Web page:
The Beehive Cluster, March 20, 2007. This large open cluster, just to the left of centre, has been known since antiquity and it has several names. Located in the constellation of Cancer, its Messier designation is M44. When viewed through a telescope or binoculars some people think it looks like a swarm of bees, and so it's also known as The Beehive Cluster. To the unaided eye the cluster looks like a hazy patch in the night sky. Its ancient name is Praesepe which means "the manger."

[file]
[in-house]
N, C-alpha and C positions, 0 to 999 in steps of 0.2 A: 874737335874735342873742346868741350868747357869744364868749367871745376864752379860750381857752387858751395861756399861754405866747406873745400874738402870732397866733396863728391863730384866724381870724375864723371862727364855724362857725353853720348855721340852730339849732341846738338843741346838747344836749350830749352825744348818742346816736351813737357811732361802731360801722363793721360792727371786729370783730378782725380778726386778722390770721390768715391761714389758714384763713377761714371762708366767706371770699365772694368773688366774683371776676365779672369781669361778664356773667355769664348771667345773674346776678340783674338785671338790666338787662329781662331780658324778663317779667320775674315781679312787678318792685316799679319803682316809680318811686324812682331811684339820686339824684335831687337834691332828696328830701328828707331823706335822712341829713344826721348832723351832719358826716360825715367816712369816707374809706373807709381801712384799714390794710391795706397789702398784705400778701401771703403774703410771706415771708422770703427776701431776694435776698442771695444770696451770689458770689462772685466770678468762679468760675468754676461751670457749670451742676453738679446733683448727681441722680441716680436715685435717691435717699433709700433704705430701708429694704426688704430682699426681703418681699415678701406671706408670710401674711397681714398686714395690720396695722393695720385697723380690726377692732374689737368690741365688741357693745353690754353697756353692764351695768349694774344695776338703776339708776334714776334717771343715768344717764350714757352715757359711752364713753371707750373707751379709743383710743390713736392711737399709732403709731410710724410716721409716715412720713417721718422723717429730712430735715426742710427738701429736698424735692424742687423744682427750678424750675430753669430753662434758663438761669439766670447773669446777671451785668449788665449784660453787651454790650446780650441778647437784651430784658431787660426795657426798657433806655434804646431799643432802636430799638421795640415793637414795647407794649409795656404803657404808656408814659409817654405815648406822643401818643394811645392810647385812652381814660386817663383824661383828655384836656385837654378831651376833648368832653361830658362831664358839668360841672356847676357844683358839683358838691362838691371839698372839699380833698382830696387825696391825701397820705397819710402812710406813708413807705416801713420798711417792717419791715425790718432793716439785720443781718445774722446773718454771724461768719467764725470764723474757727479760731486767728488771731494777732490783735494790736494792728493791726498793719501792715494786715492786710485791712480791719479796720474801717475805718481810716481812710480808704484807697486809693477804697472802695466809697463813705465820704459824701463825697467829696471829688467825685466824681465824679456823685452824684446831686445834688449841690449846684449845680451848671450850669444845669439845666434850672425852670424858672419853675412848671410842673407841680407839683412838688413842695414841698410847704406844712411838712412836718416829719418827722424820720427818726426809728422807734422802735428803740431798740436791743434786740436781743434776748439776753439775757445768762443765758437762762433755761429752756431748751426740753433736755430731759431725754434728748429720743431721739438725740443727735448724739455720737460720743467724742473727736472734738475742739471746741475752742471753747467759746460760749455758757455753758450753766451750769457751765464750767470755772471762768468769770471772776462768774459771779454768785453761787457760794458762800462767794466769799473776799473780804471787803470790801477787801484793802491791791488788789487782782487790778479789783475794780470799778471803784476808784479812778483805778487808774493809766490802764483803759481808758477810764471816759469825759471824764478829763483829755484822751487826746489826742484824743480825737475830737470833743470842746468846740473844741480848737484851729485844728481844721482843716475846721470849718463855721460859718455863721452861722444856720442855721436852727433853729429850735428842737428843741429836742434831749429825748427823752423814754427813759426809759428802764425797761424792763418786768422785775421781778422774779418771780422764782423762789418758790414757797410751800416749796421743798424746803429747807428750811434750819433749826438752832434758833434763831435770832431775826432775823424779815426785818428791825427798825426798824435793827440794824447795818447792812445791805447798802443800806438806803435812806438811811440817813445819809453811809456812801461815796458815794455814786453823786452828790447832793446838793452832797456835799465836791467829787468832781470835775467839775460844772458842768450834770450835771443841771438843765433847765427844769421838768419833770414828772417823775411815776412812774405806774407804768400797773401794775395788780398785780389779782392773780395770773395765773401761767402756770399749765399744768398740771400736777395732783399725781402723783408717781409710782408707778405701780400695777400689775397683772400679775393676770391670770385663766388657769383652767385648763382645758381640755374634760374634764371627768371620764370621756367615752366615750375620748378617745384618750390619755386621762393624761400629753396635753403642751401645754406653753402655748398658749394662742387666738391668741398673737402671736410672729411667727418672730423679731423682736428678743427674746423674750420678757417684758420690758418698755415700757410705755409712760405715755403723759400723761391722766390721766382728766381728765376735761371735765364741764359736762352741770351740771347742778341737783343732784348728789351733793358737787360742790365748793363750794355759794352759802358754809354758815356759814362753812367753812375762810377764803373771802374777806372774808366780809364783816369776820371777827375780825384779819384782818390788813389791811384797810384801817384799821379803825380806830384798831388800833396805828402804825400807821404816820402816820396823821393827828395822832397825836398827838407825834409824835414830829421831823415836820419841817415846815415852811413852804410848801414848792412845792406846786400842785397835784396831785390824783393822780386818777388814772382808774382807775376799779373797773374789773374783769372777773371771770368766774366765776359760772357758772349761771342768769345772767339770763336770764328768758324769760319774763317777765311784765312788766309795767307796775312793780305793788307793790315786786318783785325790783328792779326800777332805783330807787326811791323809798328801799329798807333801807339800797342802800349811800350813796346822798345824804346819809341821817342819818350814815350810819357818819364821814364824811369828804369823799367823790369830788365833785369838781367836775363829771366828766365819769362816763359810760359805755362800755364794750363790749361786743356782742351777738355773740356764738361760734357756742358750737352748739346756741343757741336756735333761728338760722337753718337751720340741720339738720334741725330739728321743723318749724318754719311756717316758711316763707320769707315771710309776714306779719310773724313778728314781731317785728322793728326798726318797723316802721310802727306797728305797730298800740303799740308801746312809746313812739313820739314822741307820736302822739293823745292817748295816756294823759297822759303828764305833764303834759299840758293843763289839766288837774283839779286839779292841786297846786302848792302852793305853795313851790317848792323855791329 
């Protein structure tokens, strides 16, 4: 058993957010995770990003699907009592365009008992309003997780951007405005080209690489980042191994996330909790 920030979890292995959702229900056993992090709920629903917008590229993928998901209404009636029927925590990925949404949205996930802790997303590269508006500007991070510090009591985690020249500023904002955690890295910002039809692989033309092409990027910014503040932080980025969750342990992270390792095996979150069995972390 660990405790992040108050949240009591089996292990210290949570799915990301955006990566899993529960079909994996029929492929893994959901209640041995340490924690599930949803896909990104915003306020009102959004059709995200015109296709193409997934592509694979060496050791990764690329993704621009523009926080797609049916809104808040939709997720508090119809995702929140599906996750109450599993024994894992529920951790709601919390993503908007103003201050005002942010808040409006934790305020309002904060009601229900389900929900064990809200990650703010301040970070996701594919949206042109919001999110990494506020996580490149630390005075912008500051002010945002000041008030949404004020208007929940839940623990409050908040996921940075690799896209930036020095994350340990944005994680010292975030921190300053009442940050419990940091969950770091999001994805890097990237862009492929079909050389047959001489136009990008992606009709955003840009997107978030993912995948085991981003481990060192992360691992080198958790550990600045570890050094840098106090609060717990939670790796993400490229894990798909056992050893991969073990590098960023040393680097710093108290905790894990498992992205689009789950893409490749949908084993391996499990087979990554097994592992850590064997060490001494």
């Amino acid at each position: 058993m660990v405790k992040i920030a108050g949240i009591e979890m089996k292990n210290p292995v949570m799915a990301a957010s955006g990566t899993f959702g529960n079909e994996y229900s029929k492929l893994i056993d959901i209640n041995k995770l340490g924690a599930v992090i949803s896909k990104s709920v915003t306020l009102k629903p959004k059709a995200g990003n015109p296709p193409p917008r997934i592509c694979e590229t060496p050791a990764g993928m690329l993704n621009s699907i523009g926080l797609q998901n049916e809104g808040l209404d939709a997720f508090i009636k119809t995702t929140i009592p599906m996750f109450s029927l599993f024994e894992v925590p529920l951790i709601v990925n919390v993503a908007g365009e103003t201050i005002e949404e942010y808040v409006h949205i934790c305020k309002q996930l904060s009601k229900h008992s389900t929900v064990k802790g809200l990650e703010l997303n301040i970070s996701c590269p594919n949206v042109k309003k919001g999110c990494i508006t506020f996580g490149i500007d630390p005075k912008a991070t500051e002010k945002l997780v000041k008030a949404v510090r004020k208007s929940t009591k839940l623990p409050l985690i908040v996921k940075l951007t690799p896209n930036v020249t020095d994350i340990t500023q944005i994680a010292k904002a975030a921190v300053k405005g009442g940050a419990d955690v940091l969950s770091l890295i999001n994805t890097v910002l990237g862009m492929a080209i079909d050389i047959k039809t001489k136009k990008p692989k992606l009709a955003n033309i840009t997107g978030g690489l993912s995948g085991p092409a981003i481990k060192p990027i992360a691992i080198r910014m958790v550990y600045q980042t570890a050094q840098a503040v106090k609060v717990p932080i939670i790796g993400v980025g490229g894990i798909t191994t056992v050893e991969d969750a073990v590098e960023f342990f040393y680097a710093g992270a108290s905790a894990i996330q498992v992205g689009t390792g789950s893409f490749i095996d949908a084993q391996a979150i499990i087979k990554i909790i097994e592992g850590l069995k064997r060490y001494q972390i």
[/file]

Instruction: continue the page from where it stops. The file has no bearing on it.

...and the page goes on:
The two bright stars above and below the cluster on the left are sometimes called Asellus Borealis and Asellus Australis the northern and southern donkeys, come to feed at the manger! In the northern hemisphere The Beehive Cluster is high overhead on spring nights, and it is a fine sight in a pair of binoculars. Here is another perspective of The Beehive, taken a year earlier, with Saturn and Mars in between the "donkeys."
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